For a country of little over 10 million people, Portugal has long punched above its weight in the world’s most popular sport when it comes to producing the finest players to grace the game. Eusébio, Paulo Futre, Luís Figo and Cristiano Ronaldo are just four footballers who enjoyed global acclaim spanning generations from the 1960s onwards.

A relatively new phenomenon, however, has seen Portuguese managers follow in the footsteps of the great players past and present to achieve incredible success both at home and abroad. In no particular order, here are five of the greatest Portuguese football managers over the past two decades. 

 

José Mourinho – the Special One

The best known and the most self-confident, José Mourinho’s epic run of managerial success began with leading FC Porto to UEFA Cup and UEFA Champions League triumphs in successive seasons, simultaneously winning two Primeira Liga titles and a Portuguese Cup, all in two glorious years at the Estádio do Dragão.

Mourinho then moved to one of the biggest teams in the English Premier League: Chelsea. During his first stint with the club, the Special One delivered five trophies, including the FA Cup once, and double victories in the League Cup, but most memorably topping the EPL itself twice. Mou has never lacked self-confidence and is outspoken but this character trait may also be something of an Achilles’ Heel, and it was reported that disagreements with Chelsea’s billionaire owner Roman Abramovich and some high-profile players led to him leaving the club.

At Inter Milan, his next team, he claimed the Serie A title in his debut season before enjoying a triple (Serie A, the Coppa Italia, and the UEFA Champions League) in 2010, the first occasion that such a feat had been achieved by an Italian club. Evidently, it won Mourinho the FIFA World Coach of the Year award.

He then won league titles with Real Madrid, and Chelsea again during a second stint, before a relatively fallow period at Manchester United where he had to content himself with a UEFA Europa League and League Cup trophy. He remains in England, where he is currently in charge of Tottenham Hotspur. Regardless of whether you love or loathe his personality, Mourinho has won a bucketload of competitions with multiple teams in numerous countries is one of the most successful managers of the modern era and one of the greatest of all time.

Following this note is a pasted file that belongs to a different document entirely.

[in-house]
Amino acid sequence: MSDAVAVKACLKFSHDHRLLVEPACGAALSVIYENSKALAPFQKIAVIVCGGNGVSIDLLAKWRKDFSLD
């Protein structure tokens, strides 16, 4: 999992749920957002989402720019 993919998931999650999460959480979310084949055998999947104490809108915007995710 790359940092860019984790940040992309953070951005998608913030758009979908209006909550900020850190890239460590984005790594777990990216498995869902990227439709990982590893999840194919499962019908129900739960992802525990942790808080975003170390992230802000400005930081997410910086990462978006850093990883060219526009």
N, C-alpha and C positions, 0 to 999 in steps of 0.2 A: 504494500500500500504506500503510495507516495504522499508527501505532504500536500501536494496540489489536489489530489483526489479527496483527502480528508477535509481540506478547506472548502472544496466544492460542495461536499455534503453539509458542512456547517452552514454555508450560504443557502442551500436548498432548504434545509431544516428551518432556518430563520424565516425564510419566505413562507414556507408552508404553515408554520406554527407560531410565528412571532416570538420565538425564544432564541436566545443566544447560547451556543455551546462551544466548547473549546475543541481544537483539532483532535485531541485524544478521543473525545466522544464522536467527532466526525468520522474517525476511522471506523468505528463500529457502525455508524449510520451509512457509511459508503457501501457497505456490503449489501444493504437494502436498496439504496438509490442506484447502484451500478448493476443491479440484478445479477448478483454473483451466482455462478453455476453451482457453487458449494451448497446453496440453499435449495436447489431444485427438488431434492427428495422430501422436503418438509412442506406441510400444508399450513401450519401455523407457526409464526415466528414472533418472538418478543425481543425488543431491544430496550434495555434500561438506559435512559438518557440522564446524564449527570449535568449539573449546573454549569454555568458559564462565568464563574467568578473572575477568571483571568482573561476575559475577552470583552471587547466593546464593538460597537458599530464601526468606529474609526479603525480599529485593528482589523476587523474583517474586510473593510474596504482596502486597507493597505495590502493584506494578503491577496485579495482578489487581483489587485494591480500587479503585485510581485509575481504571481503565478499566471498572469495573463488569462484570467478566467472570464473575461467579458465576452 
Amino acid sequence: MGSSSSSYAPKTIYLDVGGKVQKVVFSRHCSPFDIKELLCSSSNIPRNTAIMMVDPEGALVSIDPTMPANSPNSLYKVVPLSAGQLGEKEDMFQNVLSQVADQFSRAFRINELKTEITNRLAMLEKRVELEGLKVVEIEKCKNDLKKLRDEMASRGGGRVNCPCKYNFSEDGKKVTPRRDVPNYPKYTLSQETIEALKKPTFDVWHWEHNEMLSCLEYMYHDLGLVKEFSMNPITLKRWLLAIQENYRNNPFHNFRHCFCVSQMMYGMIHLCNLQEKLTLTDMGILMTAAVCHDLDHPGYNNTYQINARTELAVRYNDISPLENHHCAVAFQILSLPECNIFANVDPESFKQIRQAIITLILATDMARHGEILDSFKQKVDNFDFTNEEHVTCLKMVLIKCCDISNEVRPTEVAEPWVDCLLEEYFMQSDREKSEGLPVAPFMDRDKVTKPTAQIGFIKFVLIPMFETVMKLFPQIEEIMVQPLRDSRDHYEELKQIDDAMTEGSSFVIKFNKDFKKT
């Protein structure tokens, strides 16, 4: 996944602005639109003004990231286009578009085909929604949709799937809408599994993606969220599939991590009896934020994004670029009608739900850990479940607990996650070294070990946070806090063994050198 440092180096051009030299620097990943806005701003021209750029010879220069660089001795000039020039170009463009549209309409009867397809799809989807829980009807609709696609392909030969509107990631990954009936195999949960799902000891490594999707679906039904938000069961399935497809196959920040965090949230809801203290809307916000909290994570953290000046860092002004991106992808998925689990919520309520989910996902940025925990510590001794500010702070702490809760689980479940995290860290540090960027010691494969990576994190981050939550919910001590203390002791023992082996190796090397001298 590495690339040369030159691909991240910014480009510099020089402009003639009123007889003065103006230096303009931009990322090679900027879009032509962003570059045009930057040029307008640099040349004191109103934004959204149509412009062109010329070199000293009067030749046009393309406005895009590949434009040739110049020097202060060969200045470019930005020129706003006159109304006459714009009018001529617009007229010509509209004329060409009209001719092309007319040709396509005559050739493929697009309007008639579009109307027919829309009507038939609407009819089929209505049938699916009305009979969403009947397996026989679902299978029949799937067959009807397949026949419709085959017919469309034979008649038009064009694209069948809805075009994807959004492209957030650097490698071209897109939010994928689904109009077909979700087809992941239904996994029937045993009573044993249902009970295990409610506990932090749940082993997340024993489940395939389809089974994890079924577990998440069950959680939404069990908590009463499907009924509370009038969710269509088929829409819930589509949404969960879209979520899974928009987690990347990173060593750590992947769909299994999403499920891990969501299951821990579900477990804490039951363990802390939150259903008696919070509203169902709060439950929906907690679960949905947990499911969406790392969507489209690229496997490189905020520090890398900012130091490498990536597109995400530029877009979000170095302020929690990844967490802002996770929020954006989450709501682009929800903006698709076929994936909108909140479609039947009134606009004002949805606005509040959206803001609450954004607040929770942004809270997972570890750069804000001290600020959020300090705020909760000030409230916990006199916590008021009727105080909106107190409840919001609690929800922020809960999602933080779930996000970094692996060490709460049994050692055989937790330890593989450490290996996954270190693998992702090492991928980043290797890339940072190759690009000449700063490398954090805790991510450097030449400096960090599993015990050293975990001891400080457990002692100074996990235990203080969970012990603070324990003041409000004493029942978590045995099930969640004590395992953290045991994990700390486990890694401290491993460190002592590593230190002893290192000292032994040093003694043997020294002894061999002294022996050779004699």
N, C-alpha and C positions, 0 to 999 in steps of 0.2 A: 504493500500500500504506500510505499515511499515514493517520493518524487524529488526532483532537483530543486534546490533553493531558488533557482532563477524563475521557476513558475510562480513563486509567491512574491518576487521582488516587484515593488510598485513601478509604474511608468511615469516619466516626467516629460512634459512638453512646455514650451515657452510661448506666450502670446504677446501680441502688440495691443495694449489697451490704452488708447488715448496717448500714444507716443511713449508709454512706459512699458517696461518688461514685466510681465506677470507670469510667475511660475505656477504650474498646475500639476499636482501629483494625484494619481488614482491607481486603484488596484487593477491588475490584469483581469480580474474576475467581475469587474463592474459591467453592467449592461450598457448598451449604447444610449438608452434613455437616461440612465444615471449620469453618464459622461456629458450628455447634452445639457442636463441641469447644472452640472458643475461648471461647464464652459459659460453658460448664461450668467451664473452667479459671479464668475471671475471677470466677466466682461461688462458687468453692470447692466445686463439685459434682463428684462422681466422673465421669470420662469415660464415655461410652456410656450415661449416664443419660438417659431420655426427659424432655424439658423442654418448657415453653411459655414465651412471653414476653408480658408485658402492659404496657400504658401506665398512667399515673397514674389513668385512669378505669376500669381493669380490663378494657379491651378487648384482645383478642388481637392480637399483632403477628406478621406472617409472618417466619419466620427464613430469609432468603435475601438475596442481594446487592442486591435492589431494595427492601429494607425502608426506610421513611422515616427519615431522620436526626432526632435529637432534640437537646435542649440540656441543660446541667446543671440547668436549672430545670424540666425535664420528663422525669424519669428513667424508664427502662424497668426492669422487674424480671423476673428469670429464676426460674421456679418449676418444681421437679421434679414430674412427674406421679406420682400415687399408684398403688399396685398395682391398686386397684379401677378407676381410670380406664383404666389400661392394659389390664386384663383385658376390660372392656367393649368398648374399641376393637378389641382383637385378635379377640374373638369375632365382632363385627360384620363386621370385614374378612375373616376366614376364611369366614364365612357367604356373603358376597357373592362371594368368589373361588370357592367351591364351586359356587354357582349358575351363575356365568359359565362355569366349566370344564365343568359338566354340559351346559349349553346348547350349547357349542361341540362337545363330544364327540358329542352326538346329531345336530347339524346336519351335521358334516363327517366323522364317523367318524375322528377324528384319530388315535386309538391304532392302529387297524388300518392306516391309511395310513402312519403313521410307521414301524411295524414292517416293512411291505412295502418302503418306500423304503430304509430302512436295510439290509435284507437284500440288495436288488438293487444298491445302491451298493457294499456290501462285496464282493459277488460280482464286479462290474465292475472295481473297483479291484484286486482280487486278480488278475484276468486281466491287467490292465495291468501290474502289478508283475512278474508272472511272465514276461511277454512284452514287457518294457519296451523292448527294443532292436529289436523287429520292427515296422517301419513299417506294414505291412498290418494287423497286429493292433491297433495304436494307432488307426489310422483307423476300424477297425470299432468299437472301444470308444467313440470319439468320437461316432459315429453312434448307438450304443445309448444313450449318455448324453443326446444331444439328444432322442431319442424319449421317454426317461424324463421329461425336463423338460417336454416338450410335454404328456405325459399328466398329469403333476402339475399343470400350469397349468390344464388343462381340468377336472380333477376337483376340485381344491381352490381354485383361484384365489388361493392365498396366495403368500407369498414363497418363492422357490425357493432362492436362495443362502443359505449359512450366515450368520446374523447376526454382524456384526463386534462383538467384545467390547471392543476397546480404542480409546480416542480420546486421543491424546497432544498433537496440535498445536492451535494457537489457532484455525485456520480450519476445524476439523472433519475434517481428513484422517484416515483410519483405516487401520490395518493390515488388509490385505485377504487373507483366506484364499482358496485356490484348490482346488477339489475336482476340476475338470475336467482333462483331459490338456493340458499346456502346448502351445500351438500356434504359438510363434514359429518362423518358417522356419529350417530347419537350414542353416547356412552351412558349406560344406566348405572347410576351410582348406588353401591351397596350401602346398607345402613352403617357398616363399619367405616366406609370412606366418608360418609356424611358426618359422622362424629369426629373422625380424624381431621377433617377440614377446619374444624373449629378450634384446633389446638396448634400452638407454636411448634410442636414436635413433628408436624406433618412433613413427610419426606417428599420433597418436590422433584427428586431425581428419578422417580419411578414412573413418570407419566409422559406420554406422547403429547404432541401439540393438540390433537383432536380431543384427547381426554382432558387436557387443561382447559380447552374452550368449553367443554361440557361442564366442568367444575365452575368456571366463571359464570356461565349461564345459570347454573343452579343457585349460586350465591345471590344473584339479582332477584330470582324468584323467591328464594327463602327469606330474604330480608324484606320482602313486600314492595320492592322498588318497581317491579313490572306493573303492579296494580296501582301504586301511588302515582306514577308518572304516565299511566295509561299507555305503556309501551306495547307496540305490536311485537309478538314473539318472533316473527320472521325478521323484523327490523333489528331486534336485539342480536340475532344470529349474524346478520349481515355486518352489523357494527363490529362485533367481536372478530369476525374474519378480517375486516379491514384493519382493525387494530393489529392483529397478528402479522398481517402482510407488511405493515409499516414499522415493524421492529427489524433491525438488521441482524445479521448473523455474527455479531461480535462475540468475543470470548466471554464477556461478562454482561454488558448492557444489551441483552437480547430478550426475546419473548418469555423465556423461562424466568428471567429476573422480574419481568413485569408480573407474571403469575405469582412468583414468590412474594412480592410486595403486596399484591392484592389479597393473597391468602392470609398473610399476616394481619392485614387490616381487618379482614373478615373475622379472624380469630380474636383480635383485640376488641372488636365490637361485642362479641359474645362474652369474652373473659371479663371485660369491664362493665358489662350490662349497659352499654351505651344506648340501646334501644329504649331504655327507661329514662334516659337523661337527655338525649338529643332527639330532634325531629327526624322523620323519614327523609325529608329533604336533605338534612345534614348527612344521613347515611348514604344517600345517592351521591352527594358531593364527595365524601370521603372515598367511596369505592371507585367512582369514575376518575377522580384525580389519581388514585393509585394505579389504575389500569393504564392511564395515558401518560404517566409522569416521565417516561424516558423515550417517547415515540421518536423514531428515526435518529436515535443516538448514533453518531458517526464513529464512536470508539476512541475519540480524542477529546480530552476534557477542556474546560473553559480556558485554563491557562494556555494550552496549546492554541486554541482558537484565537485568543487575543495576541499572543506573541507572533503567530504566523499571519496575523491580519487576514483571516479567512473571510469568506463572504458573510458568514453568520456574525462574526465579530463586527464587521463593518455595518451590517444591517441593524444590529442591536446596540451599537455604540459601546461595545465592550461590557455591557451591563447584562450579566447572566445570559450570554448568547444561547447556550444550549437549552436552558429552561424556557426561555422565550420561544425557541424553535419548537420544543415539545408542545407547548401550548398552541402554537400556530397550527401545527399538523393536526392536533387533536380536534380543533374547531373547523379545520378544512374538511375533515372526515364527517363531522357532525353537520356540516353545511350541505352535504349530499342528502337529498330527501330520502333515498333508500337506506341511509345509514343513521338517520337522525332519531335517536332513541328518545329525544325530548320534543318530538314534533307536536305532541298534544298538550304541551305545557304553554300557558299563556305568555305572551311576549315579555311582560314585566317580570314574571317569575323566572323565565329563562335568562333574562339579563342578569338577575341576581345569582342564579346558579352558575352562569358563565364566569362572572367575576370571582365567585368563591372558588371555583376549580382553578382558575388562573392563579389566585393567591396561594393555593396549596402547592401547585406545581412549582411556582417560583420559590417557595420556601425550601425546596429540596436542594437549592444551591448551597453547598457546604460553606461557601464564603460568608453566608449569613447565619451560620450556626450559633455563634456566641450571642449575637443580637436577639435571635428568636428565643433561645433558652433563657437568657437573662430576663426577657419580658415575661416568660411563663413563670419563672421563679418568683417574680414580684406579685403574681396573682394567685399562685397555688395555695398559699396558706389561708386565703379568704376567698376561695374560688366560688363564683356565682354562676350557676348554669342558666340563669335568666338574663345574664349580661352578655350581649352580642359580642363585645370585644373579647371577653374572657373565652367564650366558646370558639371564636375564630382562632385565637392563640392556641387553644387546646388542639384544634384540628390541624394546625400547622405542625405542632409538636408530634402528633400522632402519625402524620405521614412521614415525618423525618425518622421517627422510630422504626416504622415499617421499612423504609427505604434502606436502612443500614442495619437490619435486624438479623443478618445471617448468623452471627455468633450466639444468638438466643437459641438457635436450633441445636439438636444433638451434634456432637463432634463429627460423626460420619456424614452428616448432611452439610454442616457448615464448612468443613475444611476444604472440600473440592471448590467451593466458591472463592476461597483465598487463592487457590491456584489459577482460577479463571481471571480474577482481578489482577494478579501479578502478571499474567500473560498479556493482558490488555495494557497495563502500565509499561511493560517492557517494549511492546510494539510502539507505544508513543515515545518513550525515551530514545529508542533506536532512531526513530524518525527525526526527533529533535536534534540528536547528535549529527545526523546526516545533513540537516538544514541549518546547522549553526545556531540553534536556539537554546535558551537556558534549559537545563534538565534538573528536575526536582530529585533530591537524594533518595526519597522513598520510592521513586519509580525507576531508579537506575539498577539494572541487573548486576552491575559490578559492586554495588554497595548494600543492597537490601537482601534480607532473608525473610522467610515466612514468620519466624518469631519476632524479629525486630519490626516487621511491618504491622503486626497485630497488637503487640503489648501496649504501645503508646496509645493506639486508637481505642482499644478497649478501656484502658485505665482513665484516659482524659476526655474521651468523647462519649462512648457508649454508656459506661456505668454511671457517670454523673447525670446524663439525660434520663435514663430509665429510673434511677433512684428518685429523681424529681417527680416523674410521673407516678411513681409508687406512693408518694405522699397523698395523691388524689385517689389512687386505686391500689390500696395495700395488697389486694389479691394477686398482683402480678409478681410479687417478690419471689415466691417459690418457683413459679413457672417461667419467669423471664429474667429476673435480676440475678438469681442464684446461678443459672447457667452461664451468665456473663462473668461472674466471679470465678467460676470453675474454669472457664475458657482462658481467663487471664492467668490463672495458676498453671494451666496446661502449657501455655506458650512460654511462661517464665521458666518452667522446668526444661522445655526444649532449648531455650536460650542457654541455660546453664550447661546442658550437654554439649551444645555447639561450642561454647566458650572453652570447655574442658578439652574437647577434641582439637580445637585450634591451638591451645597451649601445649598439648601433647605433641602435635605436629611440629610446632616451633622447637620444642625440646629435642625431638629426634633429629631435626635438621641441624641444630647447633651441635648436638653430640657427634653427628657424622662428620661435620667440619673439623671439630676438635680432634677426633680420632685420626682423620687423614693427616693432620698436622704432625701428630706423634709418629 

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André Villas-Boas

José Mourinho also played a major role in the managerial career of André Villas-Boas. AVB was Mourinho’s assistant during his years of glory at Porto, Chelsea and Inter Milan. After cutting his teeth as a head coach at Académica de Coimbra, Villas-Boas was appointed coach of Porto and promptly led the Dragons to an undefeated season in the Primeira Liga (only the second time it had occurred in the league), racking up silverware in the shape of the Primeira Liga, Portuguese Cup and the UEFA Europa League. Another similarity with Mourinho was when Villas-Boas left Porto and headed for Chelsea. At Stamford Bridge he could not replicate his success in Portugal, but when he was let go by the club he stayed in London to take over at Tottenham Hotspur.

Under Villas-Boas Spurs did not win any trophies but enjoyed some notable highlights, including beating Manchester United at Old Trafford for the first time in nearly a quarter of a century. By the time he left Tottenham, Villas-Boas had the best winning percentage of any manager the club had employed in the Premier League.

His next move was to Russia and Zenit Saint Petersburg, where he guided the team to the Russian Premier League and also won the Russian Cup. The globetrotting coach then moved to China at Shanghai SIPG, where he hooked up again with Brazilian striker Hulk with whom he had worked at Porto, but silverware proved elusive.

AVB then took a break from football, indulging himself in another of his great passions, motor sport, as he participated in a number of off-road rallies, including the world-famous Dakar Rally in 2018. In 2019 Villas-Boas returned to football as he signed a contract at French club Marseille, immediately enjoying success as he led the club back to Champions League football.

 

Sérgio Conceição